The squidro steelhead fly
The Latest Creation from the Tying Bench of Scott Howell
April 20, 2011 (San Francisco, CA): Scott Howell’s new steelhead fly pattern, the Squidro, is now available
for purchase exclusively at Leland Fly Fishing Outfitters
. Swinging for steelhead will never be the same.
Tirelessly tinkering with ways to catch more
steelhead on the swing, Scott Howell has taken the proven intruder fly
pattern and incorporated new materials that bring the best out of the
intruder design. The result is the Squidro - a resilient fly that
offers more fish-catching options to the steelhead angler, regardless of
the fishing conditions.
One of the primary figures in the so-called 'Skagit Revolution', Scott Howell has been in on almost every important innovation
in the recent history of Pacific steelhead fly fishing. Whether cutting saltwater fly lines
to cast on heavy Scottish rods in the 1980s, leading American anglers into remote Kamchatka in the early 1990s, or developing the Intruder fly with Ed Ward and Jerry French
, Scott has consistently found himself on the leading edge of innovative steelheading.
Today Scott continues this work in developing the Squidro, a fly that will change the way you think about swinging for steelhead
. As a kind of rubber-legged Intruder, the Squidro has several important attributes.
When Pacific Northwest steelheaders started using Spey rods, and
designing heavier "Skagit-style" lines, they found they could deliver larger and larger flies
These flies allowed them to fish deeper slots and grittier water than
they could have fished with single handers and traditional hair wing
patterns like the Green Butt Skunk. One of the most famous of these new
patterns was the Intruder. The Squidro picks up where the Intruder left
By using rubber legs instead of Ostrich or Turkey feathers, as on the Intruder, Scott has made a much more durable fly
. Rubber legs also don't hold water, so this fly is easier to cast
than its predecessor. Rubber legs also have better rigidity than feathers, so less material is needed
to achieve the same large profile. By using less material, Scott can create a faster-sinking
fly. Finally, since rubber legs are available in all kinds of factory color combinations, Scott has been able to create some striking color schemes.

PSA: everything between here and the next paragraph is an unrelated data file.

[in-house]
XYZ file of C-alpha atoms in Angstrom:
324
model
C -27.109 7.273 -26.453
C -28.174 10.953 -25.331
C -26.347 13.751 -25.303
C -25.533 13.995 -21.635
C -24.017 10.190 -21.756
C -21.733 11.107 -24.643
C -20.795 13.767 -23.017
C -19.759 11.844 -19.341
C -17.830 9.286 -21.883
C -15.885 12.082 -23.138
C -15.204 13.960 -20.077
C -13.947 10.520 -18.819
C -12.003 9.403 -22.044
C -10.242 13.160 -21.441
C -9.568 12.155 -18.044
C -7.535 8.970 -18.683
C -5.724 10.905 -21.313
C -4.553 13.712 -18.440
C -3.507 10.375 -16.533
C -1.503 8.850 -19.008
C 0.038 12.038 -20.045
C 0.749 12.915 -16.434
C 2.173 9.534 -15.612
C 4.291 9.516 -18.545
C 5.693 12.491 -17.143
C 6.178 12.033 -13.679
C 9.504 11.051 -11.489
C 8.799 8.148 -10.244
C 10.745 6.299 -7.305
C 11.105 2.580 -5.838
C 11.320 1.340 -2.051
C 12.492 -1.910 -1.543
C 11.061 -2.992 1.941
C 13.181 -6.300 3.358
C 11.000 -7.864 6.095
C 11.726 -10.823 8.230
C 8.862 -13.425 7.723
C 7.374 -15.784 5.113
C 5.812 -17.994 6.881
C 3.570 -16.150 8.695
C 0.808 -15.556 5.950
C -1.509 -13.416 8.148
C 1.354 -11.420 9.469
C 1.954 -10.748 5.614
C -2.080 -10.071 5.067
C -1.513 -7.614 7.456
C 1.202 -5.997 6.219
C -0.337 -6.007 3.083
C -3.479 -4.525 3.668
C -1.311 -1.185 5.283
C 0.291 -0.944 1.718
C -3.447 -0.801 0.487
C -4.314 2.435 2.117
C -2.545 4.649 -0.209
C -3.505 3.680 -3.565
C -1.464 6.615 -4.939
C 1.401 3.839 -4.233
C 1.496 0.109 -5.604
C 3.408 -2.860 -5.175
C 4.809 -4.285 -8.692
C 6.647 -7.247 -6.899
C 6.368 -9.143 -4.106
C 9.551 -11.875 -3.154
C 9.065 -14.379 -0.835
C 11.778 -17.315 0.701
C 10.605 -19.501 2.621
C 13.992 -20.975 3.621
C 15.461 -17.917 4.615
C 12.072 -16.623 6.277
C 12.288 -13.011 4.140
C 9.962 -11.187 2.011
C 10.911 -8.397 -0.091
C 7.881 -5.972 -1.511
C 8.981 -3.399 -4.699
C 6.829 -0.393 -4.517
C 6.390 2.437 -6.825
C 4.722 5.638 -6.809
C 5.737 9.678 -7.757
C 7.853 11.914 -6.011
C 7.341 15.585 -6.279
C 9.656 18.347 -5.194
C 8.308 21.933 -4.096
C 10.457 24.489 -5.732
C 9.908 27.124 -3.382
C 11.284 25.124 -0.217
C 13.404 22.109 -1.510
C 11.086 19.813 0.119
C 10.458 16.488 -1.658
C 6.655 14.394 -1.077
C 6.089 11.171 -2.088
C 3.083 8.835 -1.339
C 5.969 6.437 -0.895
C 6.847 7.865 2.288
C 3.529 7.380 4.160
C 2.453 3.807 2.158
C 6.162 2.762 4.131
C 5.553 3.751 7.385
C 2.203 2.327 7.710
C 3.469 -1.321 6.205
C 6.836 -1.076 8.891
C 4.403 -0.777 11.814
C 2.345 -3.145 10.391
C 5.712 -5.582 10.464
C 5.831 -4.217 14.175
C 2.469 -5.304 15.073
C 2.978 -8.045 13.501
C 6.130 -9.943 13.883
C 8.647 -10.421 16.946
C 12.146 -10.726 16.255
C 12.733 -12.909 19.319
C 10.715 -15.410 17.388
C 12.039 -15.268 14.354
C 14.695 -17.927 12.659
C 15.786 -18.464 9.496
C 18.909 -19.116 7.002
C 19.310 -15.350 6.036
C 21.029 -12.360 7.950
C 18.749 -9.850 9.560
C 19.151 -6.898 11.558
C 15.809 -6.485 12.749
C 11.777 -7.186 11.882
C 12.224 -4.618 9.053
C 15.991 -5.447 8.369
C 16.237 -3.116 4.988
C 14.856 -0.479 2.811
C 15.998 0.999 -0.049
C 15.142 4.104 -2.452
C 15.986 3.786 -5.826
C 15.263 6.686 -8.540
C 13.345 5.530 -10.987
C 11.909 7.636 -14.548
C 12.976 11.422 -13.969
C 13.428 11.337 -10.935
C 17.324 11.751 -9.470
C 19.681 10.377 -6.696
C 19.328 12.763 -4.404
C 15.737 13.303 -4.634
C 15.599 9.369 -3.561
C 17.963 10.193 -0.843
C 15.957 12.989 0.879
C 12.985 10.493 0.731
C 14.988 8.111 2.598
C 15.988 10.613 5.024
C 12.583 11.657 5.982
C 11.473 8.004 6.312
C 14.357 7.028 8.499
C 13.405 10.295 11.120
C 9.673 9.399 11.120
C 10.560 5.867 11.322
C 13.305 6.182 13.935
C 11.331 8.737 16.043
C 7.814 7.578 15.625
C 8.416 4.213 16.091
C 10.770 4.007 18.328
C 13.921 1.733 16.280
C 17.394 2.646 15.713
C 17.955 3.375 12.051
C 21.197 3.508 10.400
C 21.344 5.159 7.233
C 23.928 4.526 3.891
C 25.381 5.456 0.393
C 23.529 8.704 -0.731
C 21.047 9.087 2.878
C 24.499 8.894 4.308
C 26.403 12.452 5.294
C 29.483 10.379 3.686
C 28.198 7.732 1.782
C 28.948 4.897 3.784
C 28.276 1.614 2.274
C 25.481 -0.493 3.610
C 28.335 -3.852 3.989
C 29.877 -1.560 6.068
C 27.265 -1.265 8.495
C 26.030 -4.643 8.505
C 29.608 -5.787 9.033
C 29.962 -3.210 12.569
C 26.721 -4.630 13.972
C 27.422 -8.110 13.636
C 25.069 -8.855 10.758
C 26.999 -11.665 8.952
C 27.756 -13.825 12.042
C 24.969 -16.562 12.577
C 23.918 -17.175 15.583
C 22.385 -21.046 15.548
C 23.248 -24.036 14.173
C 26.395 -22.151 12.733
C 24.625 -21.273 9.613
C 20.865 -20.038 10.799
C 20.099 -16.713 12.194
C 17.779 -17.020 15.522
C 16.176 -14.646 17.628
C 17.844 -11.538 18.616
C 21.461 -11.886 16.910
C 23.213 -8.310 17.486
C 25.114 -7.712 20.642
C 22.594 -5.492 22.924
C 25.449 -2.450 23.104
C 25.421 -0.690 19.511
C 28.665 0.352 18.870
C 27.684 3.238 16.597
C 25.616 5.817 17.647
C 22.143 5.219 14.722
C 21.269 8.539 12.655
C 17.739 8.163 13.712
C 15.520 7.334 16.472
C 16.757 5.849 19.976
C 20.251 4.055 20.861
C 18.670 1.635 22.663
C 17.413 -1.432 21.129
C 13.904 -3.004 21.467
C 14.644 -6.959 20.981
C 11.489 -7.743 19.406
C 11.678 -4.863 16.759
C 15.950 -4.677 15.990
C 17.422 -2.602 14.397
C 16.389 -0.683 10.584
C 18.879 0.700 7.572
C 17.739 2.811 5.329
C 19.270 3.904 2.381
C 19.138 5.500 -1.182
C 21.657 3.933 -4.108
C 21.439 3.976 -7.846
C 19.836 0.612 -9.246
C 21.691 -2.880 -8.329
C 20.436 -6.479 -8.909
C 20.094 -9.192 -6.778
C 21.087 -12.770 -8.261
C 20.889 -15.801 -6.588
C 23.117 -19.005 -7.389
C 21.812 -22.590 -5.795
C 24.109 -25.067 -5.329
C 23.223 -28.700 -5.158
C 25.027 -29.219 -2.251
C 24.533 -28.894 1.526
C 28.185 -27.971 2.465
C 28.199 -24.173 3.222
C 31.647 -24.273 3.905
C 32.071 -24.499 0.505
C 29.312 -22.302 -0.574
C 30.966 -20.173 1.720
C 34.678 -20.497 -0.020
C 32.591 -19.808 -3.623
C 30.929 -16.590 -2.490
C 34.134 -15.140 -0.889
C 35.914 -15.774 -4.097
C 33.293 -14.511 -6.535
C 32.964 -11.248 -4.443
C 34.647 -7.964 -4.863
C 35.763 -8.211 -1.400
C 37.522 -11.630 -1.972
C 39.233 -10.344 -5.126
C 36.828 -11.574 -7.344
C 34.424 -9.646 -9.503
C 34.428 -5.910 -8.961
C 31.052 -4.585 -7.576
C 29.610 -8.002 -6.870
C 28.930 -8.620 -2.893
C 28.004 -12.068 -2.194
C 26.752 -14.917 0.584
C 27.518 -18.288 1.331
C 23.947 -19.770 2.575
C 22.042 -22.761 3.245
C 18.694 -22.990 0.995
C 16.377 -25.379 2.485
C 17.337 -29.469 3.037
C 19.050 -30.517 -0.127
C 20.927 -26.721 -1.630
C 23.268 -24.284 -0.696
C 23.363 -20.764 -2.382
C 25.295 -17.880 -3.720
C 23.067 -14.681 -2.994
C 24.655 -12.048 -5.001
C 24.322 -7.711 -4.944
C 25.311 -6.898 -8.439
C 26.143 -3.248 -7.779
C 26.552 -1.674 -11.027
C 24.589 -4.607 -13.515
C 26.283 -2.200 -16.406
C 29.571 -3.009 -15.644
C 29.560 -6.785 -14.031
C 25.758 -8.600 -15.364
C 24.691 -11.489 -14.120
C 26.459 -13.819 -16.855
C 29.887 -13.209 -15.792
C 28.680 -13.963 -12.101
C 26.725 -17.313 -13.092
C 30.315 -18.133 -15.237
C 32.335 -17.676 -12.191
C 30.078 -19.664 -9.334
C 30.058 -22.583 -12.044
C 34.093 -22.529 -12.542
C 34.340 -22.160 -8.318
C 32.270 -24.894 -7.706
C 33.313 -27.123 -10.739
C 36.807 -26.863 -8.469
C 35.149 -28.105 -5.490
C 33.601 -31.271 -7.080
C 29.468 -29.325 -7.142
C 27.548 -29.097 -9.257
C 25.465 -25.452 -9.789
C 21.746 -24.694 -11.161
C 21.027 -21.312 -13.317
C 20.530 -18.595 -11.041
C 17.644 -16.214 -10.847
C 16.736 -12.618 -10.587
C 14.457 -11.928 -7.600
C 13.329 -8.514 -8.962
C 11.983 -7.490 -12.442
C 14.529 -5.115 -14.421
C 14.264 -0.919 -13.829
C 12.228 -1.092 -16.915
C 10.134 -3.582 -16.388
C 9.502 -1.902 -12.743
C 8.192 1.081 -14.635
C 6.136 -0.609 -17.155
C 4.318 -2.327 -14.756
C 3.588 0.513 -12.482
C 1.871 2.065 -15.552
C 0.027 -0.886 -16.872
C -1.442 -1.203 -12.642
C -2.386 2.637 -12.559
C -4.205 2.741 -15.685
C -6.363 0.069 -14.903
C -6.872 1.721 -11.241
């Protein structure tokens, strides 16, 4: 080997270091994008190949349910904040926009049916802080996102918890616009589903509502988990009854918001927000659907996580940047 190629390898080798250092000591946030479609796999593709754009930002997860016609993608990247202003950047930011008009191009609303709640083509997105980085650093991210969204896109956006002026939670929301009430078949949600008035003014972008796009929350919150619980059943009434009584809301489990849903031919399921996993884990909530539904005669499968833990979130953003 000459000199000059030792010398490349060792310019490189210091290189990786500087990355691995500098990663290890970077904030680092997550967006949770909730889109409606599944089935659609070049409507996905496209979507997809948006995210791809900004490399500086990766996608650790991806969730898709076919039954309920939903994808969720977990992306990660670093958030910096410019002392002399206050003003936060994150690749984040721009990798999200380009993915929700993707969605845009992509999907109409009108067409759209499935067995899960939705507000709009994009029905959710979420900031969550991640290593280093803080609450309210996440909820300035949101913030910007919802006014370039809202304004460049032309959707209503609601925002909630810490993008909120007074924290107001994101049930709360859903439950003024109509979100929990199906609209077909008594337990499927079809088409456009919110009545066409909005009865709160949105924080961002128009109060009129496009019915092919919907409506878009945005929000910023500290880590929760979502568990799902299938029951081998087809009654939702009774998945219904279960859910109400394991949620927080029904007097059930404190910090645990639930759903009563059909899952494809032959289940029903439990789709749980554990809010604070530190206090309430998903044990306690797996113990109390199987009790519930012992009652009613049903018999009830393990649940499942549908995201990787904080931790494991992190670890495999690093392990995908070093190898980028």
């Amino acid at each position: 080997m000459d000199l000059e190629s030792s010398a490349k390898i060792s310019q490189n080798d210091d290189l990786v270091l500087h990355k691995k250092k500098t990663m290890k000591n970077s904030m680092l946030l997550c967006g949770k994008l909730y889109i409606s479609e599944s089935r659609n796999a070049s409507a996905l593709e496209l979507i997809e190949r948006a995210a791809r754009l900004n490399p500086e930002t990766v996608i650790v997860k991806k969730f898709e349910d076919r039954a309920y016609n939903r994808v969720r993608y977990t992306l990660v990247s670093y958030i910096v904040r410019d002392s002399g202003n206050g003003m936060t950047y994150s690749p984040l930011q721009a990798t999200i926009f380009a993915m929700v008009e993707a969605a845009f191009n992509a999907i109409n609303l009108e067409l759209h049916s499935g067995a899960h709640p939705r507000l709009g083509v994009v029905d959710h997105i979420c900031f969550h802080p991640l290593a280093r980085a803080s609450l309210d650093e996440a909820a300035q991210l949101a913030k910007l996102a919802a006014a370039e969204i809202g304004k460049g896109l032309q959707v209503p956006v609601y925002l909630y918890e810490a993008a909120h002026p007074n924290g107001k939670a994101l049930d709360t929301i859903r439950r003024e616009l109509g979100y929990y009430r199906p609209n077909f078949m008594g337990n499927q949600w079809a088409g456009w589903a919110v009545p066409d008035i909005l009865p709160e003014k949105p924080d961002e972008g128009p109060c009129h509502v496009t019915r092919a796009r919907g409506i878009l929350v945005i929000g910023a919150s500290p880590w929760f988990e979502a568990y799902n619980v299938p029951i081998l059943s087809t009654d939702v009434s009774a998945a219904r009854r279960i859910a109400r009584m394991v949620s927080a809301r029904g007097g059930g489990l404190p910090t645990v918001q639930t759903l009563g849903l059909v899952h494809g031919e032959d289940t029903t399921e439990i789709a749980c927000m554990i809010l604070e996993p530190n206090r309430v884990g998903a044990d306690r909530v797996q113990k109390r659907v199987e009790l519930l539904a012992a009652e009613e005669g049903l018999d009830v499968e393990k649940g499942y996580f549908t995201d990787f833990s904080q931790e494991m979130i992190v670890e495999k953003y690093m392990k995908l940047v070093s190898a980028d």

Pro review - ben paull
What’s the word . . .
The Scott Howell Squidro Series of steelhead flies is the latest
creation from the steelhead man himself. If you have seen Skagit Master
II, you already have an idea of the passion that Scott has for swinging
flies for steelhead and as well as his intense drive to pursue new and
more effective techniques, presentations, and fly patterns by thinking
“outside the box.” The Squidro represents a simple, yet revolutionary,
variation on the standard intruder style. By utilizing silicone rubber
legs, instead of ostrich or rhea, the Squidro may at first glance remind
you more of a bass jig than a steelhead fly, but, once you get past
that and actually fish a Squidro, the benefits are undeniable.
The Squidro is able to hold a large, tapered profile, and moves in a
seductive, breathing action throughout a wide range of current speeds.
But, the real beauty of the Squidro is that it does all this with a
sparse amount of extremely durable material, which is neutrally buoyant
and does not absorb water, thereby making it last longer, sink faster,
and cast easier than flies consisting of fur and feathers. Plus, the
color combinations made possible by these rubber legs are unreal.
Features . . .
The Squidro Series is broken up into three groups of flies: the Sea Food
Series, the Summer Series, and the Winter Series. The Sea Food
Series draws from a white, orange, and pink color palate that is ideal
for fishing low in a river system for fish that are fresh from the salt.
The Summer Series contains a more subdued trio of colors that have
proven effective for steelhead in a wide range of summer conditions.
Finally, the Winter Series offers an even larger profile, large lead
eyes, and the best color combinations for enticing steelhead in heavy,
off-color water. While these series were designed with their respective
applications in mind, the effectiveness of the flies in each series is
by no means limited to what the series names suggest.
Overall rating . . .
The Squidro Series takes all of the performance characteristics sought after in intruders, and combines them into one fly!
The fishiness of the Squidro may cause you begin leaving
its feathery ancestors at home where they could feel worthless and left
The Scott Howell Squidro Series steelhead flies
provide an unmatched combination of profile, movement, sink rate,
castability, durability, and versatility.
A relatively recent CA transplant, I grew up fly fishing in
Washington and Vancouver Island, where I was lucky enough to take many
sailing trips over the years. Though I've fished places as far off as
Quebec and New Caledonia, more and more I find myself thinking about one
fish: the steelhead. While there is no substitution for the amount of
time Scott has spent on the water, and at the vise, it is his creativity
and analytical approach to fishing that inspires me. If you have any
interest at all in steelheading, you would do yourself a disservice not
to see Skagit Master 2. It will give you the confidence to fish water no
one else fishes, in ways that no one else would fish it. When it comes
to steelhead, there may be no person alive fishier than Scott Howell,
and no fly fishier than the Squidro.
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